* Obama and Romney are deadlocked in national polls
* Turnout - and Ohio - will be keys to victory
* U.S. faces Iran challenge and 'fiscal cliff'
* Makeup of Congress likely to stay same
President Barack Obama and Republican challenger Mitt Romney face the verdict of U.S. voters on Tuesday after a long and bitter White House campaign, with polls showing them deadlocked in a race that will be decided in a handful of states where it is extraordinarily close.
At least 120 million Americans are expected to vote on giving Obama a second term or replacing him with Romney. Their decision will set the country's course for four years on spending, taxes, healthcare and foreign policy challenges like the rise of China and Iran's nuclear ambitions.
National opinion polls show Obama and Romney in a virtual dead heat, although the Democratic incumbent has a slight advantage in several vital swing states - most notably Ohio - that could give him the 270 electoral votes he needs to win.
Romney, the multimillionaire former head of a private equity fund, would be the first Mormon president and one of the wealthiest Americans to occupy the White House. Obama, the first black president, is vying to be the first Democrat to win a second term since Bill Clinton in 1996.
Fueled by record spending on negative ads, the battle between the two men was focused primarily on the lagging economic recovery and persistent high unemployment, but at times it turned personal.
Polls will begin to close in Indiana and Kentucky at 6 p.m. EST (2300 GMT) on Tuesday, with voting ending across the country over the next six hours.
The close race raises fears of a disputed outcome similar to the 2000 election, which was decided by the U.S. Supreme Court. Both campaigns have assembled legal teams to deal with possible voting problems, challenges or recounts.
The balance of power in the U.S. Congress will also be at stake in Senate and House of Representatives races that could impact the outcome of "fiscal cliff" negotiations on spending cuts and tax increases, which kick in at the end of the year unless a deal is reached.
Obama's Democrats are now expected to narrowly hold their Senate majority, while Romney's Republicans are favored to retain House control.
Despite the weak economy, Obama appeared in September to be cruising to a relatively easy win after a strong party convention and a series of stumbles by Romney, including a secretly recorded video showing the Republican writing off 47 percent of the electorate as government-dependent victims.
But Romney rebounded in the first debate on Oct. 3 in Denver, where his sure-footed criticism of the president and Obama's listless response started a slow rise for Romney in polls. Obama seemed to regain his footing in recent days at the head of federal relief efforts for victims of the storm Sandy.
The presidential contest is now likely to be determined by voter turnout - specifically, what combination of Republicans, Democrats, white, minority, young, old and independent voters shows up at polling stations.
Obama and Romney raced through seven battleground states on the final day of campaigning to hammer home their final themes, urge supporters to get to the polls and woo the last remaining undecided voters.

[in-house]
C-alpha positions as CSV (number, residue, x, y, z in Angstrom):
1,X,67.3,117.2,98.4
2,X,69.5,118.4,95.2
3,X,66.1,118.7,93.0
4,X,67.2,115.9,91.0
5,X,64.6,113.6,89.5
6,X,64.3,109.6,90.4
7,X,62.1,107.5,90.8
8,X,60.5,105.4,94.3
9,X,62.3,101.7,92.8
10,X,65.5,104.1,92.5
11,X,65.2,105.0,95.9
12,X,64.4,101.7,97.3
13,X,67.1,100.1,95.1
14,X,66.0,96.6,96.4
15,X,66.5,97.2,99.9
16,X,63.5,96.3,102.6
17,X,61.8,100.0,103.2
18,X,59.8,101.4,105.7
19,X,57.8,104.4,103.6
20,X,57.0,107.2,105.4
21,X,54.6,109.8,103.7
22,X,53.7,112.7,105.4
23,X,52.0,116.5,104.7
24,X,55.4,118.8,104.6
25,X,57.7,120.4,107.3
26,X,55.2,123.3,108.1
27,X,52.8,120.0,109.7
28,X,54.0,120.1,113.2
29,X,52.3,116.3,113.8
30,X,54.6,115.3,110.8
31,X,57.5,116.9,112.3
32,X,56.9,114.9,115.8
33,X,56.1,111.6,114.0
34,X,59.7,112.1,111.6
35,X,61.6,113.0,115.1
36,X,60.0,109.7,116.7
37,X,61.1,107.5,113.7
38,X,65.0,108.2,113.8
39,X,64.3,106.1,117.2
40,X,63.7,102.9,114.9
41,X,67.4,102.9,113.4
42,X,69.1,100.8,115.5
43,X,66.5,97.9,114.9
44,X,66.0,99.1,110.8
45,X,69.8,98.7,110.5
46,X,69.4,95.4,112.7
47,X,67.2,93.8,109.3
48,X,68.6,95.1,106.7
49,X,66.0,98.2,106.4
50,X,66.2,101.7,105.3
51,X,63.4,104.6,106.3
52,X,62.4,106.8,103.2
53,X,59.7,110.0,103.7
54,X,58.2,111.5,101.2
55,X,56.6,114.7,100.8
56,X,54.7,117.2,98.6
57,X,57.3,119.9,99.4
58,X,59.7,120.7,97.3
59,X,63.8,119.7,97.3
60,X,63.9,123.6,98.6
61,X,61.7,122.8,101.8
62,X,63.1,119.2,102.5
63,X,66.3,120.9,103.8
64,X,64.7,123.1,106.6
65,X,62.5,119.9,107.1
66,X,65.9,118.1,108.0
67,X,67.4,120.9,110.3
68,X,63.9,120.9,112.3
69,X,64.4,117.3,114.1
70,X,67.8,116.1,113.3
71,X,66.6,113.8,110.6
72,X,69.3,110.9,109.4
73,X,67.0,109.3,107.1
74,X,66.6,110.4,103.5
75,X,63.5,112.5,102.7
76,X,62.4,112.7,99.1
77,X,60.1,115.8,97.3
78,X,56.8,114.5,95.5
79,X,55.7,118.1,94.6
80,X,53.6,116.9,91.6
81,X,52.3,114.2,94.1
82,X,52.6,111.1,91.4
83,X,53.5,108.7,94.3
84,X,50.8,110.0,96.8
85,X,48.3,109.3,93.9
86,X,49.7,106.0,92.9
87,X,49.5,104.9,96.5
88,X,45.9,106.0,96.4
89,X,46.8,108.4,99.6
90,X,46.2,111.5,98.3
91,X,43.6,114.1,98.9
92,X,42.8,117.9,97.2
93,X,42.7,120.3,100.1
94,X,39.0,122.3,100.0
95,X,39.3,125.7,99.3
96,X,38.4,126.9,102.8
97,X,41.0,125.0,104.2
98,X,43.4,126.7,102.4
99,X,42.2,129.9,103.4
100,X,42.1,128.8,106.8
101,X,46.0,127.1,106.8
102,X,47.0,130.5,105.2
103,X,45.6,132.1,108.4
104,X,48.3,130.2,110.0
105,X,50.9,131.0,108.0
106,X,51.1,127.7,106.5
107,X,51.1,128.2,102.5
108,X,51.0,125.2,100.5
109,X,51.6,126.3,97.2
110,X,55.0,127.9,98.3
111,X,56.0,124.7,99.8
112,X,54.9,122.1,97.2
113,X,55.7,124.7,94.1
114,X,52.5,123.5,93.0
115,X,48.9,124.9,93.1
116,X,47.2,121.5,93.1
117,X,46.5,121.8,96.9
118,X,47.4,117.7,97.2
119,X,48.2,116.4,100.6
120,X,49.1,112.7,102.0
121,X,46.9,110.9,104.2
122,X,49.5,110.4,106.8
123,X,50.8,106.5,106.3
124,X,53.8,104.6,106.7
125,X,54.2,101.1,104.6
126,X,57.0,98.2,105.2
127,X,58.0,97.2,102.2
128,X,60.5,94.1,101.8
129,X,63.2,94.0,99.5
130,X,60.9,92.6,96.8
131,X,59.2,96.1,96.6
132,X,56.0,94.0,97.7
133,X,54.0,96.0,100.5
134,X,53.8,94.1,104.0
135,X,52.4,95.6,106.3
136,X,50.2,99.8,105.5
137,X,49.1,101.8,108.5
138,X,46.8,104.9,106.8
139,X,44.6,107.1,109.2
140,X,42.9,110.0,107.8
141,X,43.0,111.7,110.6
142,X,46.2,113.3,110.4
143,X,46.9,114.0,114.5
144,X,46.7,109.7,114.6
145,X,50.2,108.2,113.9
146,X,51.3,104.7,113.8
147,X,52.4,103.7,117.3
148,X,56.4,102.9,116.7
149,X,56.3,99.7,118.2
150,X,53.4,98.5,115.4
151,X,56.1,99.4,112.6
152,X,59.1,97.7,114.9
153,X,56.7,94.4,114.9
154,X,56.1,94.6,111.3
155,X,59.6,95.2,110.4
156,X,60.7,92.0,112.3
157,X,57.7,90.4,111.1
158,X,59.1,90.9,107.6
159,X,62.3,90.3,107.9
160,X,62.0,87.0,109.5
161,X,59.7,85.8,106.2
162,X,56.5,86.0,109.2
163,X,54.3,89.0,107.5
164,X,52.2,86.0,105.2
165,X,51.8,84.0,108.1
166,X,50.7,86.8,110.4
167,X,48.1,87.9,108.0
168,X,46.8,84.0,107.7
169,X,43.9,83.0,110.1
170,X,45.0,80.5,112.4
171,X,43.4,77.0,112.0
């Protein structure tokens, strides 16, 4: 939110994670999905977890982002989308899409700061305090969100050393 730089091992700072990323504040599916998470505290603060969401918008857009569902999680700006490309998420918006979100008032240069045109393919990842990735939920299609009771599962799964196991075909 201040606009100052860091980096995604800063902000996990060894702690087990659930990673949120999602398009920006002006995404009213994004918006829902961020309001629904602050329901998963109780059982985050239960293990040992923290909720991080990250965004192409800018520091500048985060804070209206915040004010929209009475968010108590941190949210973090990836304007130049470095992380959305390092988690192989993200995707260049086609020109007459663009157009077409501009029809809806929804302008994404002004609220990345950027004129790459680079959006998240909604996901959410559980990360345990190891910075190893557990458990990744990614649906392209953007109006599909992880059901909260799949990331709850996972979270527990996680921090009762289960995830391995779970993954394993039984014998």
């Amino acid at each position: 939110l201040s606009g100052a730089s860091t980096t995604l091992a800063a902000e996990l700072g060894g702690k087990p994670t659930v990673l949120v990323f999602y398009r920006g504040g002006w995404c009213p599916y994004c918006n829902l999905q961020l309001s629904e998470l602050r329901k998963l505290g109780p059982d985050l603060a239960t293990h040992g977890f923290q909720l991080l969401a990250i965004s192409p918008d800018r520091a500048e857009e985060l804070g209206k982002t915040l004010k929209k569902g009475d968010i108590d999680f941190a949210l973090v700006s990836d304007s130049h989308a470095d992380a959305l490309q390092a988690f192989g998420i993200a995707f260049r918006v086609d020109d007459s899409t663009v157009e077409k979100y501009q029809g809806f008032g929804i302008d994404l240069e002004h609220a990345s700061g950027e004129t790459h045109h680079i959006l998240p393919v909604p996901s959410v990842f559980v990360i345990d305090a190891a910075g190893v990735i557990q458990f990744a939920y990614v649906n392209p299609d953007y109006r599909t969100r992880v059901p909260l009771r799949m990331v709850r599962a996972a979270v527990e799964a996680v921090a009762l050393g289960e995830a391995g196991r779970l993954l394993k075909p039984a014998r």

'WE KNOW WHAT CHANGE LOOKS LIKE'
Obama focused on Wisconsin, Ohio and Iowa, the three Midwestern swing states that, barring surprises elsewhere, would give him 270 electoral votes. Romney visited the must-win states of Florida, Virginia and Ohio before finishing in New Hampshire, where he launched his presidential run in June 2011.
Obama ridiculed Romney's claims to be the candidate of change and said the former Massachusetts governor would be a rubber stamp for a conservative Tea Party agenda. "We know what change looks like, and what he's selling ain't it," he said in Columbus, Ohio.
Romney argued he was the candidate who could break the partisan gridlock in Washington, and said four more years of Obama could mean another economic recession.
"His plan for the next four years is to take all the ideas from the first term - the stimulus, the borrowing, Obamacare, all the rest - and do them over again," he said in Lynchburg, Virginia.
The common denominator for both candidates was Ohio, the most critical of the battlegrounds, particularly for Romney. Without the state's 18 electoral votes, the path to victory becomes very narrow for the Republican.
Polls have shown Obama with a small but steady lead in the state for months, sparked in part by his support for a federal bailout of the auto industry, which accounts for one of every eight jobs in Ohio, and by a strong state economy with an unemployment rate lower than the 7.9 percent national rate.
That undercut the central argument of Romney's campaign - that his business experience made him uniquely qualified to create jobs and lead an economic recovery. Obama fought back through the summer with ads criticizing Romney's experience at the equity fund Bain Capital and portraying him as out of touch with ordinary Americans.
That was part of a steady barrage of advertising in the most heavily contested battleground states from both candidates and their party allies, who raised a combined $2 billion.
The rise of "Super PACs," unaffiliated outside groups that can spend unlimited sums on behalf of candidates, also helped fuel the record spending on political ads that swamped swing-state voters.
Romney planned to vote at home in Massachusetts on Tuesday morning before a final trip to Ohio and Pennsylvania, a Democratic-leaning state that he has tried to put in play in recent weeks.
Obama, who voted in October, will spend the day at his home in Chicago.